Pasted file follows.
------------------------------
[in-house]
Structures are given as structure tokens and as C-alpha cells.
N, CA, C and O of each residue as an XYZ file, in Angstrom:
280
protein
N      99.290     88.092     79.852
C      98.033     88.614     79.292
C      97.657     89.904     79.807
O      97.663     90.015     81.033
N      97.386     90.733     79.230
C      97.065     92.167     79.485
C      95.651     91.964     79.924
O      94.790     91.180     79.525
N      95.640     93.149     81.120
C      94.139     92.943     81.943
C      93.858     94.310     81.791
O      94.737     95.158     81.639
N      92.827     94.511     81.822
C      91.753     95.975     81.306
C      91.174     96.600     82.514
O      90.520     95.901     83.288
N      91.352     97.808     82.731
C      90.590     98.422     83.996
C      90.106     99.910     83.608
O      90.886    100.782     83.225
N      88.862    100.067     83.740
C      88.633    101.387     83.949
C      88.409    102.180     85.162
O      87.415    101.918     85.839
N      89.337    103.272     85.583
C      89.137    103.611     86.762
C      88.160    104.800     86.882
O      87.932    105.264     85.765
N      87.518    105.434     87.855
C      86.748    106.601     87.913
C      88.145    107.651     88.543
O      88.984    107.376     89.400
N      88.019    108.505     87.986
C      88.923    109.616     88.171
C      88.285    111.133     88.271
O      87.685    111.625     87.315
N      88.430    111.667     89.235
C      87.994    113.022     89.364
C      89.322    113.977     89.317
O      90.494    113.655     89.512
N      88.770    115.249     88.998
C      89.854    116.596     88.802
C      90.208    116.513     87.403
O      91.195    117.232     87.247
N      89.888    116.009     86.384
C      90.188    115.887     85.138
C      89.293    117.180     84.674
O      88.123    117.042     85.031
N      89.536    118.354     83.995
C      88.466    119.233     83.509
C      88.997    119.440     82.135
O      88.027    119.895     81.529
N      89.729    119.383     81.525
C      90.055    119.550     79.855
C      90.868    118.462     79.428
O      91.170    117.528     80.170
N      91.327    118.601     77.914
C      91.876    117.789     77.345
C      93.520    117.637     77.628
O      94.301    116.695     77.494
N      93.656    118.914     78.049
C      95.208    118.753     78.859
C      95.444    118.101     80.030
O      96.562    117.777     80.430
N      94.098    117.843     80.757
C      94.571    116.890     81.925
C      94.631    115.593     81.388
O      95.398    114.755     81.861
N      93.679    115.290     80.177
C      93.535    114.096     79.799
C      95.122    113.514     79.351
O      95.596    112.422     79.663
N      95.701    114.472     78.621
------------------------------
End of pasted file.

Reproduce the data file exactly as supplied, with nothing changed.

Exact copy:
[in-house]
Structures are given as structure tokens and as C-alpha cells.
N, CA, C and O of each residue as an XYZ file, in Angstrom:
280
protein
N      99.290     88.092     79.852
C      98.033     88.614     79.292
C      97.657     89.904     79.807
O      97.663     90.015     81.033
N      97.386     90.733     79.230
C      97.065     92.167     79.485
C      95.651     91.964     79.924
O      94.790     91.180     79.525
N      95.640     93.149     81.120
C      94.139     92.943     81.943
C      93.858     94.310     81.791
O      94.737     95.158     81.639
N      92.827     94.511     81.822
C      91.753     95.975     81.306
C      91.174     96.600     82.514
O      90.520     95.901     83.288
N      91.352     97.808     82.731
C      90.590     98.422     83.996
C      90.106     99.910     83.608
O      90.886    100.782     83.225
N      88.862    100.067     83.740
C      88.633    101.387     83.949
C      88.409    102.180     85.162
O      87.415    101.918     85.839
N      89.337    103.272     85.583
C      89.137    103.611     86.762
C      88.160    104.800     86.882
O      87.932    105.264     85.765
N      87.518    105.434     87.855
C      86.748    106.601     87.913
C      88.145    107.651     88.543
O      88.984    107.376     89.400
N      88.019    108.505     87.986
C      88.923    109.616     88.171
C      88.285    111.133     88.271
O      87.685    111.625     87.315
N      88.430    111.667     89.235
C      87.994    113.022     89.364
C      89.322    113.977     89.317
O      90.494    113.655     89.512
N      88.770    115.249     88.998
C      89.854    116.596     88.802
C      90.208    116.513     87.403
O      91.195    117.232     87.247
N      89.888    116.009     86.384
C      90.188    115.887     85.138
C      89.293    117.180     84.674
O      88.123    117.042     85.031
N      89.536    118.354     83.995
C      88.466    119.233     83.509
C      88.997    119.440     82.135
O      88.027    119.895     81.529
N      89.729    119.383     81.525
C      90.055    119.550     79.855
C      90.868    118.462     79.428
O      91.170    117.528     80.170
N      91.327    118.601     77.914
C      91.876    117.789     77.345
C      93.520    117.637     77.628
O      94.301    116.695     77.494
N      93.656    118.914     78.049
C      95.208    118.753     78.859
C      95.444    118.101     80.030
O      96.562    117.777     80.430
N      94.098    117.843     80.757
C      94.571    116.890     81.925
C      94.631    115.593     81.388
O      95.398    114.755     81.861
N      93.679    115.290     80.177
C      93.535    114.096     79.799
C      95.122    113.514     79.351
O      95.596    112.422     79.663
N      95.701    114.472     78.621